PARK WATCH IS STILL WATCHING…
On November 24 and 25, 2011 there was an exchange of comments on the Issues List: http://forums.e-democracy.org/groups/mpls/messages/topic/333bHgsXCASUobyiZ9AlNJ by Connie Sullivan and Shawne FitzGerald (5th and 7th posts on this topic, titled “MPRB: Consultants Gone Wild”) The following post highlights Connie’s comment; it is followed by Shawne’s detailed response.
CONNIE: “We must question, especially now that Park Watch is no longer, and we can express thanks to Commissioner Wielinski (formerly of Park Watch)for answering our questions.”
SHAWNE: “Mpls ParkWatch is still watching the Park Board. See http://www.mplsparkwatch.org/. I’ll start posting the ParkWatch HeadsUp! for MPRB meetings and other key announcements to this list. One role of Park Watch has always been sharing information with community members struggling to react to or influence Park Board decisions. PW knows how the system works and we either have data, or know where to find it, or know how to request it. By sharing information, we empower community members who know an issue better than we do to advocate for themselves.
This year, we provided research and information to residents concerned about the proposed Sculpture Garden-Loring conservancy, the North Wirth Park plan, the Sixth District Dog Park, and less controversial issues. PW remains committed to helping residents locate the information they need to understand and advocate for Park Board decisions.
Feel free to contact me off-list or e-mail via the PW website if you have a park concern and want more information about how to resolve the concern.
Thanks to many list members who are also watching the Park Board. The Park Board Commissioners are very familiar with the opinions of PW folks. When the issues are raised by others on this list, I think the Commissioners are more likely to pay attention and to listen. So I encourage list members to keep raising park issues. I am immensely grateful to the current crop of Commissioners who have made the MPRB incredibly more transparent and who are committed to transparency.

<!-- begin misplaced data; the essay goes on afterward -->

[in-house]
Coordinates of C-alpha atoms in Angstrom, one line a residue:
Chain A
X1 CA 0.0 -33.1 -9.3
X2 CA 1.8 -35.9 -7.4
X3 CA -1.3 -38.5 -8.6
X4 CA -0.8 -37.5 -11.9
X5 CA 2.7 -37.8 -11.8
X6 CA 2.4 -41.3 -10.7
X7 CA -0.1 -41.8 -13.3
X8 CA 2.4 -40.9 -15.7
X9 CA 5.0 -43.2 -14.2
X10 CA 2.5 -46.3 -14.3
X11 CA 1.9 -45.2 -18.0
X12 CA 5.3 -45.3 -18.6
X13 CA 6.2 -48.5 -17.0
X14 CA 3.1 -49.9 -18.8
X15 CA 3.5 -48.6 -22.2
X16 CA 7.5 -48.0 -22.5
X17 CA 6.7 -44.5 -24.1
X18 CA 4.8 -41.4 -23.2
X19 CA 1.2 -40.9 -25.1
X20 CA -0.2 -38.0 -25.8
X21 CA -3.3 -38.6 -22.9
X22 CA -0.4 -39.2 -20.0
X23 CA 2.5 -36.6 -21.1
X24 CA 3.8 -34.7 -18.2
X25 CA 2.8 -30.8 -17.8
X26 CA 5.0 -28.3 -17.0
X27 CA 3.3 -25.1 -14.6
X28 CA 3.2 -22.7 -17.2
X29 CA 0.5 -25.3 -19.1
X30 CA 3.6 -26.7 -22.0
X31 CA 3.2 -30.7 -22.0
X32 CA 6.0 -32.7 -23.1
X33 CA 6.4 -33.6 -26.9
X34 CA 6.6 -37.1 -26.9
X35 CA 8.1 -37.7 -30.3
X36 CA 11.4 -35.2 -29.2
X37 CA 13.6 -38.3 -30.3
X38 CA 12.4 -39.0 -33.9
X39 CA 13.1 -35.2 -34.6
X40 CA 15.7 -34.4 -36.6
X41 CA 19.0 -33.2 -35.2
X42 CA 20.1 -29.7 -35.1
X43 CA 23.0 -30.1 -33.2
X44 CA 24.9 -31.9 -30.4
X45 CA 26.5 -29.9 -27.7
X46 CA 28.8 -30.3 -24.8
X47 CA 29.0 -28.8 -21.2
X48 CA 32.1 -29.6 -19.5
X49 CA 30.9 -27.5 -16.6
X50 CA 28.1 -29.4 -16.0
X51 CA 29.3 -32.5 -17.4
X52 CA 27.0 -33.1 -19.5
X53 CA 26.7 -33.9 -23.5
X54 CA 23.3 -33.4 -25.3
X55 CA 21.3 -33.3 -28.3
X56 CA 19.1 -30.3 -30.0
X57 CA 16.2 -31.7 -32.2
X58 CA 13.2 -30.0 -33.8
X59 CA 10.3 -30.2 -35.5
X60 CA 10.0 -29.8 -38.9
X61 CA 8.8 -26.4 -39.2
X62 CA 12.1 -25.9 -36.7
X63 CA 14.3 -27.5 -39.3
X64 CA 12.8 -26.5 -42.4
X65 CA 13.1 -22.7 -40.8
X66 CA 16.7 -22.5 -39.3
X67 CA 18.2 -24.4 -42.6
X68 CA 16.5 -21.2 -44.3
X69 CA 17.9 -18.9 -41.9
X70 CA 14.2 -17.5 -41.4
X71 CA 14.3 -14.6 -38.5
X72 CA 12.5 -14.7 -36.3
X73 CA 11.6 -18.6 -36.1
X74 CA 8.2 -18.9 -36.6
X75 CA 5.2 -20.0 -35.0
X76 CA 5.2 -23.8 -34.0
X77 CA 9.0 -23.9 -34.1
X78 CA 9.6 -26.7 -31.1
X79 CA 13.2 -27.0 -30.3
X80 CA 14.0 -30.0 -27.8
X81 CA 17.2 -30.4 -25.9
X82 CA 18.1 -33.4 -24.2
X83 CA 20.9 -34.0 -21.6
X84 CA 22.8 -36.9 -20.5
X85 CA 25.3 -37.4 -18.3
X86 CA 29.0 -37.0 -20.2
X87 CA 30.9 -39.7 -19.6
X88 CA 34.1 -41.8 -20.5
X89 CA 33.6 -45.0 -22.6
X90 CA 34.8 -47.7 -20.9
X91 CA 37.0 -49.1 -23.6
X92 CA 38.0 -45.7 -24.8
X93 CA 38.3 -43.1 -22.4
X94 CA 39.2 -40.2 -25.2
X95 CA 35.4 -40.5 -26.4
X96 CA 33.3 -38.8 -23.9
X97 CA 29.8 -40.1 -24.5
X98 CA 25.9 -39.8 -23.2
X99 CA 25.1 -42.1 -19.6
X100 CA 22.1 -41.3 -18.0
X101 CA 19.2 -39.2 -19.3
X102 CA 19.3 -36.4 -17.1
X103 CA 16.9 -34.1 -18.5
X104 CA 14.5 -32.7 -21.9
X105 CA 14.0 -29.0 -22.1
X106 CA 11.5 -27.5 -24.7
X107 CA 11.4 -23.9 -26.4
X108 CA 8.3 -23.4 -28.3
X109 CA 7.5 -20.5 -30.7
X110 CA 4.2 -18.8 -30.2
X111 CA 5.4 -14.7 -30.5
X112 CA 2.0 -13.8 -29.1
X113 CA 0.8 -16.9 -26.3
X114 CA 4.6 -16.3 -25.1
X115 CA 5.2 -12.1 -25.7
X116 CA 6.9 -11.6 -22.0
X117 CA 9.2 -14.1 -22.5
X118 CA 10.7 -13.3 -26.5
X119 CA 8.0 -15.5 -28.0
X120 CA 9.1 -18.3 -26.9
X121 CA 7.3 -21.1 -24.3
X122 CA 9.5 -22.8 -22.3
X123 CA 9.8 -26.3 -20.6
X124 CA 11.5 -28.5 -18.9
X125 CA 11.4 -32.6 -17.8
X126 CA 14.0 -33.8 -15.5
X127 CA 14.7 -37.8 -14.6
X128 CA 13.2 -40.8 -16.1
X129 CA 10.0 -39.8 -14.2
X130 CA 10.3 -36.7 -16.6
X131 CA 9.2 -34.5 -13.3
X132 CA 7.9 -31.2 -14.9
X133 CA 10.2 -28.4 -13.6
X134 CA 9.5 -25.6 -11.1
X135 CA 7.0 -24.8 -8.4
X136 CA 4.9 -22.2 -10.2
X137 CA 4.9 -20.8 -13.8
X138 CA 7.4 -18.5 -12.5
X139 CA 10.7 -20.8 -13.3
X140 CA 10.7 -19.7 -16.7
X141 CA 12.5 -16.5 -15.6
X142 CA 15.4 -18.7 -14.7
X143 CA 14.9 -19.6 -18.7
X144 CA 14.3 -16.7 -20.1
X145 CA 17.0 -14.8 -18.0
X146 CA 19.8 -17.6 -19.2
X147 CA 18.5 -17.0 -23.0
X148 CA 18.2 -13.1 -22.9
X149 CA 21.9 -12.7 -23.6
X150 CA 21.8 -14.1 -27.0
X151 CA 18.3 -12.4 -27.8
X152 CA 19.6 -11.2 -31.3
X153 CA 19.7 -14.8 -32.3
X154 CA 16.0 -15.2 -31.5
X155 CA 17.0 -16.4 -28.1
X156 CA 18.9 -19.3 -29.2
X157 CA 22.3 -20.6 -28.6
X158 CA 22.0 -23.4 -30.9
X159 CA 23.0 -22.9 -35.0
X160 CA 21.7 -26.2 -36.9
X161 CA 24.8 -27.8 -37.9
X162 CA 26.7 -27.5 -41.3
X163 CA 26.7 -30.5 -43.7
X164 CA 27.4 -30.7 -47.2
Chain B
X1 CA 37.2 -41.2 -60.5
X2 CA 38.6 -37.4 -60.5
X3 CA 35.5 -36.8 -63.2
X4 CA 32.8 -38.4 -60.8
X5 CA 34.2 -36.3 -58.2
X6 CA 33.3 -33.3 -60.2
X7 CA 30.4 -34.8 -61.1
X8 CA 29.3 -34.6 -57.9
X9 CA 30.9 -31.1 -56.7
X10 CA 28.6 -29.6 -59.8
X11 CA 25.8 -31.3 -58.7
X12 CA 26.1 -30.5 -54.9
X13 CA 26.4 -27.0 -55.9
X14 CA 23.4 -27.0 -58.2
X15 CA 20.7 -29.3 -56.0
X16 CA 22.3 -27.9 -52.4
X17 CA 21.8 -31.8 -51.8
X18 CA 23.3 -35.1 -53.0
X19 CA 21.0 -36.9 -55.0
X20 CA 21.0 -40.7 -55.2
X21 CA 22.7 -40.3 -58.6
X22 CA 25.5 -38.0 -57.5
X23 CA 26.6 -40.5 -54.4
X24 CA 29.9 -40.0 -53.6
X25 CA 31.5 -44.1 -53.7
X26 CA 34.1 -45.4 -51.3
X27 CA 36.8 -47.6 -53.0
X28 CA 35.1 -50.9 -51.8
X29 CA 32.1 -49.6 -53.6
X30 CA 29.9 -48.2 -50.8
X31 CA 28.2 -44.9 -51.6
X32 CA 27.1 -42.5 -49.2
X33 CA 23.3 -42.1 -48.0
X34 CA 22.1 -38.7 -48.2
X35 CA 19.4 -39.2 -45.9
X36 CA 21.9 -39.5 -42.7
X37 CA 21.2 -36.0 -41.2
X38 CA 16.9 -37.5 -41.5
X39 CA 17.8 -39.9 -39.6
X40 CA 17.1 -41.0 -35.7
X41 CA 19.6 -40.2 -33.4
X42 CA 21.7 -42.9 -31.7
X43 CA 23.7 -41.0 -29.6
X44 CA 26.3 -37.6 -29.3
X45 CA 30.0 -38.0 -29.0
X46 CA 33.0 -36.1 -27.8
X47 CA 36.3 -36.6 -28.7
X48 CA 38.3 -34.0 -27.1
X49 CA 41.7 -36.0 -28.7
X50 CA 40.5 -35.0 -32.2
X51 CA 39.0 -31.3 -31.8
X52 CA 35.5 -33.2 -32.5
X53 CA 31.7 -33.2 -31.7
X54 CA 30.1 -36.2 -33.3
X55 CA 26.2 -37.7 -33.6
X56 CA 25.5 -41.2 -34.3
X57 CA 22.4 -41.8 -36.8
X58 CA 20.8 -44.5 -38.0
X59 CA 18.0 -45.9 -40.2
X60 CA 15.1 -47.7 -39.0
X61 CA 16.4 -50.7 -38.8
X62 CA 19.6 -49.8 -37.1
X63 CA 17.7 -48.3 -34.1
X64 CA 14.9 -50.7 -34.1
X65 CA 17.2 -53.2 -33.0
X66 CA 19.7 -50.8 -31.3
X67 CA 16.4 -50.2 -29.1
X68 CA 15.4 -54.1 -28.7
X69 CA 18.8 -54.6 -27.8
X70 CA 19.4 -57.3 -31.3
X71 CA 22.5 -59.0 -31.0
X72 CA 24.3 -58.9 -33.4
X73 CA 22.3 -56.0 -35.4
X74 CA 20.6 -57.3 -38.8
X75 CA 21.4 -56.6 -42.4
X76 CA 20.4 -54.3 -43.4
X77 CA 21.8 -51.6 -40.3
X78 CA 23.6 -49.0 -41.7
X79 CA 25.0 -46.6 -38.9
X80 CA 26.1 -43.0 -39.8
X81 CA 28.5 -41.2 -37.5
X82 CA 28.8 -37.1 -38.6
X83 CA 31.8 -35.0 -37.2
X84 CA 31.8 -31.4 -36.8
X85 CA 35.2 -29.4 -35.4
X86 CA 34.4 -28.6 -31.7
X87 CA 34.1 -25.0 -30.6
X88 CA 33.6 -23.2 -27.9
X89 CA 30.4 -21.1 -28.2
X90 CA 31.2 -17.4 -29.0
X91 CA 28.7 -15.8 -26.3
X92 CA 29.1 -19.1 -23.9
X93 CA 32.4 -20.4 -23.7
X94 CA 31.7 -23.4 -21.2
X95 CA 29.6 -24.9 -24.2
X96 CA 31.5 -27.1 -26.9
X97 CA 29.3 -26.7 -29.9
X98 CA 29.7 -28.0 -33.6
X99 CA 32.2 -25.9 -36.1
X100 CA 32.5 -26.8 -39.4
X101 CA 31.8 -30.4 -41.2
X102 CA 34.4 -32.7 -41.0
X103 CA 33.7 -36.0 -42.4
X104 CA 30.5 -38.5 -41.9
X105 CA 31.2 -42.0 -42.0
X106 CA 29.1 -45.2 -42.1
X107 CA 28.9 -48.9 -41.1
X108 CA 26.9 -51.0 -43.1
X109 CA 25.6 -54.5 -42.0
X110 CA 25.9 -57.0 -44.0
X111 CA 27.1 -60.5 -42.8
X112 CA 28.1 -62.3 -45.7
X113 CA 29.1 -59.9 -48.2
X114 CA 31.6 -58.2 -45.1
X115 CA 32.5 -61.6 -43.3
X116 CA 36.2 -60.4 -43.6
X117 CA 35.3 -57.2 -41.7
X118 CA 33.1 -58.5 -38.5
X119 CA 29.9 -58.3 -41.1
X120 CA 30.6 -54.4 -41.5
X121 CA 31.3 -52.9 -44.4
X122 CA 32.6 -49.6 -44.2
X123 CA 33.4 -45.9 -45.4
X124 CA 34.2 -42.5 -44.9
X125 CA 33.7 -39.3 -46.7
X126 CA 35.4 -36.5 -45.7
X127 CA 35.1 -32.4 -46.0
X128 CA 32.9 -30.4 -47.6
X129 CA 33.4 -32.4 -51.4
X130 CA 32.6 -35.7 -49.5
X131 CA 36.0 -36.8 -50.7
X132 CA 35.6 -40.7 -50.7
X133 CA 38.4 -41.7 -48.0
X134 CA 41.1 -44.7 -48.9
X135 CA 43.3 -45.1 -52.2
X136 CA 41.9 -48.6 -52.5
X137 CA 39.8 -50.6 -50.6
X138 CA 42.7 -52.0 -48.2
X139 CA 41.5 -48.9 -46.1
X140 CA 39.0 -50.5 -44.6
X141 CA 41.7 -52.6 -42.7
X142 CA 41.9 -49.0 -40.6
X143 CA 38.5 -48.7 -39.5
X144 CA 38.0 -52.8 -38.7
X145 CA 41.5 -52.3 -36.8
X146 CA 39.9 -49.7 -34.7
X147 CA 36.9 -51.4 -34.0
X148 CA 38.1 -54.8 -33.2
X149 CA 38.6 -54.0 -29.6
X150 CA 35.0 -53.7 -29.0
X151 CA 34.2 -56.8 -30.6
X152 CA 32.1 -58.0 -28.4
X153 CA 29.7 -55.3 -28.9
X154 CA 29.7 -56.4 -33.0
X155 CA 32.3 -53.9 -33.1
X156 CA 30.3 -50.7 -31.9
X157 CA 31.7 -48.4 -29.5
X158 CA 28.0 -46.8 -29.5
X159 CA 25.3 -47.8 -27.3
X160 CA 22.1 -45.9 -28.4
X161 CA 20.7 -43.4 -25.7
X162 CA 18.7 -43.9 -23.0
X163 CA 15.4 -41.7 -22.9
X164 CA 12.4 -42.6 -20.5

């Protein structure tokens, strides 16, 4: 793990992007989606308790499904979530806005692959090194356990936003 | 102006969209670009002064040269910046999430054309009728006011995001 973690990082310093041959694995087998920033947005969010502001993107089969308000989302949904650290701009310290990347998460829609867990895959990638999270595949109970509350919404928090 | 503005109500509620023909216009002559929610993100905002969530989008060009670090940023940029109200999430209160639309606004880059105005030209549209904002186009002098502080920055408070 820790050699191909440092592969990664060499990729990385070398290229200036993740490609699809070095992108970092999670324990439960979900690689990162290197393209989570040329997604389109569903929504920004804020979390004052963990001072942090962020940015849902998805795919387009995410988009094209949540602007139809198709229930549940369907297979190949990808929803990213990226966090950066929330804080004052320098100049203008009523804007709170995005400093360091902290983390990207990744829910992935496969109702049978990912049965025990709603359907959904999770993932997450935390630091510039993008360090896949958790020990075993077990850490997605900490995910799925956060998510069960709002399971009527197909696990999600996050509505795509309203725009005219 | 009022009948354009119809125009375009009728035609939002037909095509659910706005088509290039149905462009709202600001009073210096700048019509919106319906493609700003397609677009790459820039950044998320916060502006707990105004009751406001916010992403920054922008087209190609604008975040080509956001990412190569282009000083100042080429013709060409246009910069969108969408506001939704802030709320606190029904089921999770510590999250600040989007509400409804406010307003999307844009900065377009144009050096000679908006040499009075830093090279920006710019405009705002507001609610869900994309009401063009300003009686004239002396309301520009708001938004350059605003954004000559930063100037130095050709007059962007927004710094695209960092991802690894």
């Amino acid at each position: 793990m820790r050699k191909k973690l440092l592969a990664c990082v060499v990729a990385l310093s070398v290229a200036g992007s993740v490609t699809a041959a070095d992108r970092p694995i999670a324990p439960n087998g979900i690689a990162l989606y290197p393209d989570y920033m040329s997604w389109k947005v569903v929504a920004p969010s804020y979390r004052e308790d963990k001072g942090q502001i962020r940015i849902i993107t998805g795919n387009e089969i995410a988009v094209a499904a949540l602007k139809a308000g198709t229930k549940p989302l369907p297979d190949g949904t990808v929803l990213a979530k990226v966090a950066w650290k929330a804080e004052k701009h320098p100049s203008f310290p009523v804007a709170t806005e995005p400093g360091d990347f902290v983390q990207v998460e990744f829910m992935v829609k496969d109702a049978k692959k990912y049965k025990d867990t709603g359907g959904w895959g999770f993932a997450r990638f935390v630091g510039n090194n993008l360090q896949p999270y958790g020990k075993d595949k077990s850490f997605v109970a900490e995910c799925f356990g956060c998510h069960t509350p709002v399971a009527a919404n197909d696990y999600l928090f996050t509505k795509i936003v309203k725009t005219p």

When ParkWatch started, the Park Board was not promptly adopting meeting minutes. Today, minutes are posted online and are text searchable with Google site search. When ParkWatch started, MPRB agendas were available on the Monday before the Wednesday meeting except when Monday was a holiday. Then, the agendas were released on the Tuesday before the Wednesday meeting. PW fought this and after a year or so, the agendas and Board packets were released on Friday before the Wednesday meetings (when sent to Commissioners and so, were public).
But the MPRB wouldn’t put these online. So, for years, three dedicated volunteers including now Comm. Liz W. went to Park Board HQ on Friday after 3 pm to get agendas and related documents in person. One volunteer scanned these and we spent weekends reading documents – posting alerts here as we could. This is how ridiculous the old system was! This is gone, in the past. Agendas and staff reports are available on-line. (Not perfectly–changes made after the initial release should be uploaded.) When Park Watch started, Park Board meetings were not televised. They were not available on the internet. Today, we have this access including staff reports attached to the agendas. The quality of staff reports have improved tremendously this year!
Another recent change (TY!) is that Park Board meetings not on the cable tv schedule are now available on the internet – like last Tuesday’s meeting. (We have asked that the Park Board designate a repository and retain digital meeting recordings. Maybe this will get done next year, in the meantime, a Park Watcher maintains a library of MPRB meetings going back several years.)Thanks to this Park Board for hiring an interim superintendent and for our new Supt. Jayne Miller, both committed to sharing information and answering the public’s questions. They have changed the culture,removing the need for most data practices requests. In general, just ask for the info you are seeking and the appropriate MPRB employee should provide it. MPRB General Info 612-230-6400. Applause! Applause!